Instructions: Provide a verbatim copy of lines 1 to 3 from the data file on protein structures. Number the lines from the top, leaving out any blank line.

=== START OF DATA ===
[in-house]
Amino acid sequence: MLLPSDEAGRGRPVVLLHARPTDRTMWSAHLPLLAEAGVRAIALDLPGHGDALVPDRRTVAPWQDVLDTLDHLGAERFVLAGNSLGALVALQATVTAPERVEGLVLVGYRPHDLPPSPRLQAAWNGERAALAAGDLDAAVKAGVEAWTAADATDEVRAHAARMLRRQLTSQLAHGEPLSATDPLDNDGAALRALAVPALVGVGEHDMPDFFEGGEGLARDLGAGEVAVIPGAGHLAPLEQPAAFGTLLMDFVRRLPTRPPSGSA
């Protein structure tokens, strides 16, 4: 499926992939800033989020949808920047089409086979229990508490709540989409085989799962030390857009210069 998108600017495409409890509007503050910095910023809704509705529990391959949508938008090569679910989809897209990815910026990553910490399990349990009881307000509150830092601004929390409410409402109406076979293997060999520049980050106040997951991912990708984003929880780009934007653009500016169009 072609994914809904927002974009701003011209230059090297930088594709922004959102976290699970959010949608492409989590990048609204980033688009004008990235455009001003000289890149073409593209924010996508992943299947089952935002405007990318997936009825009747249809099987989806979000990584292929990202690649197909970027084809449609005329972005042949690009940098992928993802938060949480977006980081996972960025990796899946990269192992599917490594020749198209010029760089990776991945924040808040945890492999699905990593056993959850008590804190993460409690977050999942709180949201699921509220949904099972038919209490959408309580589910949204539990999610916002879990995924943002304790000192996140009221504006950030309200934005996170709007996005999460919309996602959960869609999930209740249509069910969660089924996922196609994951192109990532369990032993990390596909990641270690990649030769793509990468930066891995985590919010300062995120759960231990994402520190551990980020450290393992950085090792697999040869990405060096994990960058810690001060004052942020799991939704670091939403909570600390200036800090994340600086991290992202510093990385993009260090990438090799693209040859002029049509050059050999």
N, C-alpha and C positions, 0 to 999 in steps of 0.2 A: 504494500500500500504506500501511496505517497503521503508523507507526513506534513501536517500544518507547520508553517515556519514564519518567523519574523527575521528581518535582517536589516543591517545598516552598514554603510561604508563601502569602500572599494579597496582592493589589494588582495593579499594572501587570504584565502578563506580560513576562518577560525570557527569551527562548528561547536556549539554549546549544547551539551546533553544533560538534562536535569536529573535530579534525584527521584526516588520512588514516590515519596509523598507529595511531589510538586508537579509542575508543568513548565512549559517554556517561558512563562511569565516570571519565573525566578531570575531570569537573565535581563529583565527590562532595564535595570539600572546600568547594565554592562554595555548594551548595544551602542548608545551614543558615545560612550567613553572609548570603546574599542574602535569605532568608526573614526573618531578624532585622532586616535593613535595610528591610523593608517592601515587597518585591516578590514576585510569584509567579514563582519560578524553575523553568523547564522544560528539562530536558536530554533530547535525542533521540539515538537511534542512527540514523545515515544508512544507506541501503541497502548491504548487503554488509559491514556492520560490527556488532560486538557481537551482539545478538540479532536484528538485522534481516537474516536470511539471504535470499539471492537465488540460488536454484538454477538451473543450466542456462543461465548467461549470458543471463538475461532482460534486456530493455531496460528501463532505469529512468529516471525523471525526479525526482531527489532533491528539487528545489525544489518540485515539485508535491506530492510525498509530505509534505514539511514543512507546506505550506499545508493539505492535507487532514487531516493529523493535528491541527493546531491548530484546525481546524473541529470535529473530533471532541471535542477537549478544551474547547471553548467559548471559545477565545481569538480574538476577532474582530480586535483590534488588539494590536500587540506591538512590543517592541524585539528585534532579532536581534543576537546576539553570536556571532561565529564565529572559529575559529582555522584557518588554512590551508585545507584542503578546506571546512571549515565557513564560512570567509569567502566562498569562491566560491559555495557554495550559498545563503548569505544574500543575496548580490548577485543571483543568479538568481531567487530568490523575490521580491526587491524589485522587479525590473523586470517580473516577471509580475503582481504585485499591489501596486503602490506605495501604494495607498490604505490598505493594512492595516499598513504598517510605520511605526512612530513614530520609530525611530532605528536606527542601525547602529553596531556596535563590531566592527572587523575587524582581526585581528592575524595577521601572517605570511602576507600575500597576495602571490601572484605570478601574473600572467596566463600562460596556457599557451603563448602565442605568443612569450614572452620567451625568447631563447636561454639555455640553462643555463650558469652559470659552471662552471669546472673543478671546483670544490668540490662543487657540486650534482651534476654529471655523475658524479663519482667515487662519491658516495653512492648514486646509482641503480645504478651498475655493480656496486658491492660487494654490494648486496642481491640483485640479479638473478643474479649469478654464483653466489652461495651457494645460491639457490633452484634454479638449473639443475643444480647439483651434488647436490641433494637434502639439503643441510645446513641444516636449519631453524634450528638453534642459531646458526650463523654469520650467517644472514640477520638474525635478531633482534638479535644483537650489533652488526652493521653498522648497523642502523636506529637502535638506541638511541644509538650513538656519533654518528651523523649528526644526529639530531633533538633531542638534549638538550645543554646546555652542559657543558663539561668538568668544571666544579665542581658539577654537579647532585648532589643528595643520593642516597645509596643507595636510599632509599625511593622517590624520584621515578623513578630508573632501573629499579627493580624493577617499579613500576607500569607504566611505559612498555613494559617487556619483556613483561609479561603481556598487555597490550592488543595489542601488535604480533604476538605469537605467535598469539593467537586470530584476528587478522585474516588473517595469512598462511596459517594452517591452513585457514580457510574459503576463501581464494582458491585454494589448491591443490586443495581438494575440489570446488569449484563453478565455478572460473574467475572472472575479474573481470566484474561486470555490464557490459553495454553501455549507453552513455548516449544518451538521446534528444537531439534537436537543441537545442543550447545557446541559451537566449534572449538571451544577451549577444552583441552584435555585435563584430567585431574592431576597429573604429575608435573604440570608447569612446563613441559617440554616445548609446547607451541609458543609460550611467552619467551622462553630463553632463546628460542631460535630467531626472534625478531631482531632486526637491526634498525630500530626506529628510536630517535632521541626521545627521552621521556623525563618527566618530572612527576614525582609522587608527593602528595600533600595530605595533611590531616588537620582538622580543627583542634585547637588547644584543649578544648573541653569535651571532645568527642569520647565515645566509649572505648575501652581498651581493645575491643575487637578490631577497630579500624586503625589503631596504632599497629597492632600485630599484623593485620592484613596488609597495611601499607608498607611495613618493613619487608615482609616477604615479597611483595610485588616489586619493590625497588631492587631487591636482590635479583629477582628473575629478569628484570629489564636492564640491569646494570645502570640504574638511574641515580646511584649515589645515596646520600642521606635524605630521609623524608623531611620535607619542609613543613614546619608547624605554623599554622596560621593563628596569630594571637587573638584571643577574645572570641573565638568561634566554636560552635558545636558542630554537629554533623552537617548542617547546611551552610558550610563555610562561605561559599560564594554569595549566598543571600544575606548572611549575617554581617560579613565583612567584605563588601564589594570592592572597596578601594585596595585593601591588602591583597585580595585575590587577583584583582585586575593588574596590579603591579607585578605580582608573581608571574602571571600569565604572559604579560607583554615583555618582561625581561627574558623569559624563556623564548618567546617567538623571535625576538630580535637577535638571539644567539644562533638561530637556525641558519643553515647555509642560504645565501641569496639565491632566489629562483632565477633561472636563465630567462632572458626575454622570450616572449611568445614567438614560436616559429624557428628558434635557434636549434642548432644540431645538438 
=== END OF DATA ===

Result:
[in-house]
Amino acid sequence: MLLPSDEAGRGRPVVLLHARPTDRTMWSAHLPLLAEAGVRAIALDLPGHGDALVPDRRTVAPWQDVLDTLDHLGAERFVLAGNSLGALVALQATVTAPERVEGLVLVGYRPHDLPPSPRLQAAWNGERAALAAGDLDAAVKAGVEAWTAADATDEVRAHAARMLRRQLTSQLAHGEPLSATDPLDNDGAALRALAVPALVGVGEHDMPDFFEGGEGLARDLGAGEVAVIPGAGHLAPLEQPAAFGTLLMDFVRRLPTRPPSGSA
């Protein structure tokens, strides 16, 4: 499926992939800033989020949808920047089409086979229990508490709540989409085989799962030390857009210069 998108600017495409409890509007503050910095910023809704509705529990391959949508938008090569679910989809897209990815910026990553910490399990349990009881307000509150830092601004929390409410409402109406076979293997060999520049980050106040997951991912990708984003929880780009934007653009500016169009 072609994914809904927002974009701003011209230059090297930088594709922004959102976290699970959010949608492409989590990048609204980033688009004008990235455009001003000289890149073409593209924010996508992943299947089952935002405007990318997936009825009747249809099987989806979000990584292929990202690649197909970027084809449609005329972005042949690009940098992928993802938060949480977006980081996972960025990796899946990269192992599917490594020749198209010029760089990776991945924040808040945890492999699905990593056993959850008590804190993460409690977050999942709180949201699921509220949904099972038919209490959408309580589910949204539990999610916002879990995924943002304790000192996140009221504006950030309200934005996170709007996005999460919309996602959960869609999930209740249509069910969660089924996922196609994951192109990532369990032993990390596909990641270690990649030769793509990468930066891995985590919010300062995120759960231990994402520190551990980020450290393992950085090792697999040869990405060096994990960058810690001060004052942020799991939704670091939403909570600390200036800090994340600086991290992202510093990385993009260090990438090799693209040859002029049509050059050999």